The Comic Con has gotten too big for San Diego, I understand the convention is already sold out. Â I think it is time they moved to Las Vegas. Â Cartoonists should still be able to get in, though, by registering as professionals. Â I can be found at the Comic Con hanging around with my buddies at the National Cartoonists Society booth most of the time.
I’m pretty reclusive and enigmatic, but you can spot me at a rare public appearance in Tokyo at the Hara Museum of Contemporary Art on Saturday, June 13th from 3:00 to 4:30pm. I’ll be giving a talk on The Evolving Role of Political Cartoons with Japanese translation.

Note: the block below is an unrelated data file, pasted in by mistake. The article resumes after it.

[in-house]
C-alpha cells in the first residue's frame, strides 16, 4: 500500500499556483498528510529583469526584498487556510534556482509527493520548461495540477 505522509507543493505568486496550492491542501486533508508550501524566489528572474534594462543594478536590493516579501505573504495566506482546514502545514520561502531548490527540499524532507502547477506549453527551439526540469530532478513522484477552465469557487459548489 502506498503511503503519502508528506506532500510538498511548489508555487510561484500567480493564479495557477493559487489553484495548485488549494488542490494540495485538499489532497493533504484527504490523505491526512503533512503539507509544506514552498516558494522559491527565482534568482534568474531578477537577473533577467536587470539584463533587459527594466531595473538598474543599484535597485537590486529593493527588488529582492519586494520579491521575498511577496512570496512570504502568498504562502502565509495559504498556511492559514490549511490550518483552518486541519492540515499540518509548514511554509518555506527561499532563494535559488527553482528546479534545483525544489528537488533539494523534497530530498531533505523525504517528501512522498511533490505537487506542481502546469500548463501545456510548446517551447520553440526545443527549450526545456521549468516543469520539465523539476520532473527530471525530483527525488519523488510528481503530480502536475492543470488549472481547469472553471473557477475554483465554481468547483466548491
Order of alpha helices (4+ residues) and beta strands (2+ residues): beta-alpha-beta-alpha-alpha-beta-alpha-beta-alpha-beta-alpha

If you’re passing through Tokyo, come on by. A reservation is required. Please make your reservation by phone at TEL: 03-3445-0669 or E-mail: [email protected] with your name, contact phone number and number of people attending. I’m told there is an interesting exhibition there: “The Exploration of the Micropop Imagination in Contemporary Japanese Art.”
I Twittered about this provocative abortion cartoon and got such a discussion on my Facebook page that I decided to post it here for comment. Â Frankly, it seems to me that if pro-lifers really believed their own hot-headed rhetoric, that “abortion is murder,” we’d see many more desperate, violent responses, like the killing of this doctor.
Gary McCoy is our resident, knuckle-dragging conservative pro-lifer. Â I’ll be interested to see the comments on this cartoon. Â We got a crazy number of responses some years ago to a Michael Ramirez cartoon depicting a fetus in an electric chair. Â I can always count on abortion, the Confederate Battle Flag, gun control and cartoons about Jews and Islam to bring on the most emotional, angry response.